3 – Julian Bashir, Secret Agent
Bashir. Julian Bashir.
DS9's genetically altered doctor is one of the show's few graduates currently starring in feature films. (Yeah, most of 'em are Canadian, but still.) Alexander Siddig has got charisma and the writers knew it, so when it came time for his spin in the holosuites it was time to slip on the tux and play spy. There are simply too many 007 references to list, but the first time we met the character (in “Our Man Bashir”) longtime fans were excused from flipping out seeing how each member of the cast was incorporated. Then they went to the Himalayas for some reason.
2 - Sherlock Holmes
Mention the holodeck around someone who dislikes Star Trek and the odds are even they'll say “Oh, you mean Data with that stupid hat and pipe?”
The Sherlock Holmes moments are easy to poke fun at, but they actually were pretty good at fleshing Data out as a character. There were only two full-on Holmes episodes, though Holmes as something of a deductive mentor lingered quite a bit for the android's psyche. (Or, excuse me, neural net.) I don't know about you, but in my memory whenever I'd turn on a rerun of TNG I felt like I was seeing Data wander around Whitechapel. I'll admit, it was a little silly, but now, year's later, I associate these episodes with endless Saturdays at my grandparents' more than any other.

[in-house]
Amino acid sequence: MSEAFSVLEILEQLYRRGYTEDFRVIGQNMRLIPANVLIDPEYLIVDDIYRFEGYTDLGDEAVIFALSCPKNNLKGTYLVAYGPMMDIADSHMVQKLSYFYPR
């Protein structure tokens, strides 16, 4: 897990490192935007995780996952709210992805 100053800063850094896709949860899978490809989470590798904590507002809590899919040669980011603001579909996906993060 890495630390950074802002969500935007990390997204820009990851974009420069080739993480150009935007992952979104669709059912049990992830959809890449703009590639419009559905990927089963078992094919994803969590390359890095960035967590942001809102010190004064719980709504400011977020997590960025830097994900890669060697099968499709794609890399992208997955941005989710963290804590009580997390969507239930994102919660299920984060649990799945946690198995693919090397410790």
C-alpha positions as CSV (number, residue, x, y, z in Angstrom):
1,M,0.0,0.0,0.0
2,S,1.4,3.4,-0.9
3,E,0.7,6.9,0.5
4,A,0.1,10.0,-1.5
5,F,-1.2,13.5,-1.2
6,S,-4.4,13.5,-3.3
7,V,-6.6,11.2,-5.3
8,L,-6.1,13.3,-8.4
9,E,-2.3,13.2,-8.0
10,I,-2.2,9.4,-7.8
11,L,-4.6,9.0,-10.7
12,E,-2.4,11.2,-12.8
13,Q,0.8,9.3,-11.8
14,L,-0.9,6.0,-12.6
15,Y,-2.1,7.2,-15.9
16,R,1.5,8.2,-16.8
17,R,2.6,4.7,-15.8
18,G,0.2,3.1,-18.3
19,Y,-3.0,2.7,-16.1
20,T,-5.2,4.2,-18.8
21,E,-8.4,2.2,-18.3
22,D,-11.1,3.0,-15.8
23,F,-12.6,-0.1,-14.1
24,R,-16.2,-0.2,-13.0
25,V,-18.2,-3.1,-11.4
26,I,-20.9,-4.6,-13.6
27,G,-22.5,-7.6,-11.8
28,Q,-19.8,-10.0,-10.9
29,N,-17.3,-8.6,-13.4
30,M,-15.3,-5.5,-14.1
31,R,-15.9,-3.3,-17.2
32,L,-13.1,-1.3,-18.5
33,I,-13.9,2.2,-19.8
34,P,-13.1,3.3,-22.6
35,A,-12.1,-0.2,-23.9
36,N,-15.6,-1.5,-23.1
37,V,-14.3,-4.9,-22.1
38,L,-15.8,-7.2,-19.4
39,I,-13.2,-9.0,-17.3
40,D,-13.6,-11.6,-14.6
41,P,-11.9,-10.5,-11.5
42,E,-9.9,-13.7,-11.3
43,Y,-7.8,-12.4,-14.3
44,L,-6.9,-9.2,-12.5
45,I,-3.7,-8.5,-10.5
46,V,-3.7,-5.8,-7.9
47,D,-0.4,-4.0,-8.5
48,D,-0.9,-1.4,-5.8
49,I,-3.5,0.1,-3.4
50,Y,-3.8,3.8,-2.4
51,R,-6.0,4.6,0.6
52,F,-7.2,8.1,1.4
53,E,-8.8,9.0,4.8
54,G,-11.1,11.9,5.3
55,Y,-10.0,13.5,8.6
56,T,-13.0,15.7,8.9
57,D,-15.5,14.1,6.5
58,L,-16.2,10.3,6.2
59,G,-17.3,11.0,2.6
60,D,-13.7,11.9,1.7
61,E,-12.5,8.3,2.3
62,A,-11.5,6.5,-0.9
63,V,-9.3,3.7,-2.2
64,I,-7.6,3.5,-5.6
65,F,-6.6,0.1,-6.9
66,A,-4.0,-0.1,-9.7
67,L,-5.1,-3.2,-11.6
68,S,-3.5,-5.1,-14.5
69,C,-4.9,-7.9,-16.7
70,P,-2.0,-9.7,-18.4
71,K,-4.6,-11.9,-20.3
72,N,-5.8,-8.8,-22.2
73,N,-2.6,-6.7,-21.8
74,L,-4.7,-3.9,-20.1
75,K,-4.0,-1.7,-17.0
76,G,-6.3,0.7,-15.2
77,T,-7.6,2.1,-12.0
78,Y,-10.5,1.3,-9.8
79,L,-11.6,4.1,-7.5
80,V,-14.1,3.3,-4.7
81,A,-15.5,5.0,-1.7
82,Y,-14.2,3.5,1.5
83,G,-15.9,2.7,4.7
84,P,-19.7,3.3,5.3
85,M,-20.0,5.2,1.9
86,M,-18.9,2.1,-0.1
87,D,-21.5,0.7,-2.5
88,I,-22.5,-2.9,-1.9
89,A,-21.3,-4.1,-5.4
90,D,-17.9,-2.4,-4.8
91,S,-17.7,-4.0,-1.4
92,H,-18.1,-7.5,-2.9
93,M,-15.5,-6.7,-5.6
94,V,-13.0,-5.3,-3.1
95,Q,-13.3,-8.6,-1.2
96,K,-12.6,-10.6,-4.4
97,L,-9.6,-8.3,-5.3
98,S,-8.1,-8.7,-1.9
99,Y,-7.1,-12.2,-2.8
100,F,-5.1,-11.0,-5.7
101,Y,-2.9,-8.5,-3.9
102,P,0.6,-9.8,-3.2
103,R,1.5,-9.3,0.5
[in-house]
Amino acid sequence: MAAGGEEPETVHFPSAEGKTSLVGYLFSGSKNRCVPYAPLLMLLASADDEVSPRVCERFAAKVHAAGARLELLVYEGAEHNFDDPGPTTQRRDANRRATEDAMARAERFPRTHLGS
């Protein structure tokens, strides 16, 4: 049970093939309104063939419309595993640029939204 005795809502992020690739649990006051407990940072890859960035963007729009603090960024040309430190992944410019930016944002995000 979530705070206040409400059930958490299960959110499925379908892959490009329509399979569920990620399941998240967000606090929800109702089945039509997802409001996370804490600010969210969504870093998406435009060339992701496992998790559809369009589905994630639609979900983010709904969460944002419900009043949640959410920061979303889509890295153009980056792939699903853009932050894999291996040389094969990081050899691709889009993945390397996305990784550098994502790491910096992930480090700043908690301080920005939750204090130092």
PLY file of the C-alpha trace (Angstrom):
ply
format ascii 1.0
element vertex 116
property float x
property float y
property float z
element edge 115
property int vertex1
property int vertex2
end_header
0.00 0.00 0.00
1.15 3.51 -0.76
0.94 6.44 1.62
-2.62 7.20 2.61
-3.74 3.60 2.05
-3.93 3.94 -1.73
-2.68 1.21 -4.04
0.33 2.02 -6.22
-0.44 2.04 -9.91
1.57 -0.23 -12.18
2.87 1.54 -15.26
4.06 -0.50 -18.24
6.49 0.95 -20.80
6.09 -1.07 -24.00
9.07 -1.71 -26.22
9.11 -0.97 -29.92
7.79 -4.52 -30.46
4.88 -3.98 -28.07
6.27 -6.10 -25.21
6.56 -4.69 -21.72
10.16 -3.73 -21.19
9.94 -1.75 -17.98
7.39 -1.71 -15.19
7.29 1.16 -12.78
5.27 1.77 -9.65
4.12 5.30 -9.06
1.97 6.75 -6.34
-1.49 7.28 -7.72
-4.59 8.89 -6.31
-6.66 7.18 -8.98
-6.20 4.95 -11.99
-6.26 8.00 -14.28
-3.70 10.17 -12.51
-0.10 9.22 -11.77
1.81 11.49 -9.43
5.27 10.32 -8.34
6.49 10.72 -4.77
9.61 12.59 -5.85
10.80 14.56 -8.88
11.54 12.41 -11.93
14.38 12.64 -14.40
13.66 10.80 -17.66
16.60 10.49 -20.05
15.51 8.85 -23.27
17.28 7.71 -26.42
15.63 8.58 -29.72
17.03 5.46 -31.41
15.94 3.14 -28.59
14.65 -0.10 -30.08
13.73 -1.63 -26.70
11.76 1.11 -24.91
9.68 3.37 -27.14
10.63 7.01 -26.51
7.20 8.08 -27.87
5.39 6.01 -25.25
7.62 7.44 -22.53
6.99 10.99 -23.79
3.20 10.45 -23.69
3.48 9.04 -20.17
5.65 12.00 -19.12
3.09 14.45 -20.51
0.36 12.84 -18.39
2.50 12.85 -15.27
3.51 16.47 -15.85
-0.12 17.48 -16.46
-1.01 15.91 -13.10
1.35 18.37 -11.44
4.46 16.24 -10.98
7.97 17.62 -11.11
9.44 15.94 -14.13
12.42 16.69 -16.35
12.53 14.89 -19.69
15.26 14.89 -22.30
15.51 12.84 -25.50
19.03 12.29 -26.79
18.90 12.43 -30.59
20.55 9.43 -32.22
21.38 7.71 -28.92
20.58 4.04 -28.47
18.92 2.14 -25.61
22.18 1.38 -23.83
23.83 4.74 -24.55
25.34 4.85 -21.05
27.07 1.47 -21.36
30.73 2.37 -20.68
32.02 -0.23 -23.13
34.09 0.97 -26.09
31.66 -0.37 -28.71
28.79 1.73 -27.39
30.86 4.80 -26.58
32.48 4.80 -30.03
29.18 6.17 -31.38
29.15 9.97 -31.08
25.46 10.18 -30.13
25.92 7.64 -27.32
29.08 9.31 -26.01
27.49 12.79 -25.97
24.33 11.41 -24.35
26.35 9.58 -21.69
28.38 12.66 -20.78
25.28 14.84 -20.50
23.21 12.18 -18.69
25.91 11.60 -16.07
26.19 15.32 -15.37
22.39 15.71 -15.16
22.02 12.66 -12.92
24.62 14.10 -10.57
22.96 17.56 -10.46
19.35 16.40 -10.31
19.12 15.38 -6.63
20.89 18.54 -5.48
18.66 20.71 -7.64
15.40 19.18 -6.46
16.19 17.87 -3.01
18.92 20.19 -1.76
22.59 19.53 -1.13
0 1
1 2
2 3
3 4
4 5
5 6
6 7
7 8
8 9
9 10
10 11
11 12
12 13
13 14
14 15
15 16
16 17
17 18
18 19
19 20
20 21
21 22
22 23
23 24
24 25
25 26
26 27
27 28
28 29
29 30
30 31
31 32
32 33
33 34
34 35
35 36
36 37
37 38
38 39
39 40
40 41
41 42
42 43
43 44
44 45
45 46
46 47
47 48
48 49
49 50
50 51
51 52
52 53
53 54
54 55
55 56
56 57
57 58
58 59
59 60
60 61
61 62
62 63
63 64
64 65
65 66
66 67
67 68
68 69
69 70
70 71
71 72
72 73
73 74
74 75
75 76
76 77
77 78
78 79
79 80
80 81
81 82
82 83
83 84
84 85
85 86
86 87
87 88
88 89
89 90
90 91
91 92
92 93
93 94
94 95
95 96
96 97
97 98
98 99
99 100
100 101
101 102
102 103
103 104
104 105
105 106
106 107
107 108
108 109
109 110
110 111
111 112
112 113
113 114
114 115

1 - Everyone as the EMH in Photons Be Free
We'll conclude with the only hologram written by holograms for holograms. In Voyager's one-up episode to “The Measure of a Man,” “Author, Author,” The Doctor creates a scenario where HIS version (a very pro-hologram version) of Voyager's story is told. While the episode taps into how your friends actually see you (before getting into the whole “equal rights for beams of light” thing) it is actually a lot of fun to watch the crew witness skewed versions of themselves, through the eyes of a perhaps delusional comrade.
I know I left a lot of fun ones out. Where's Chaotica? And how can I mention Holmes without Watson? Let me know who your favorites are in the comments below.
Jordan Hoffman is a writer, critic and lapsed filmmaker living in New York City. His work can also be seen on Film.com, ScreenCrush and Badass Digest. On his BLOG, Jordan has reviewed all 727 Trek episodes and films, most of the comics and some of the novels.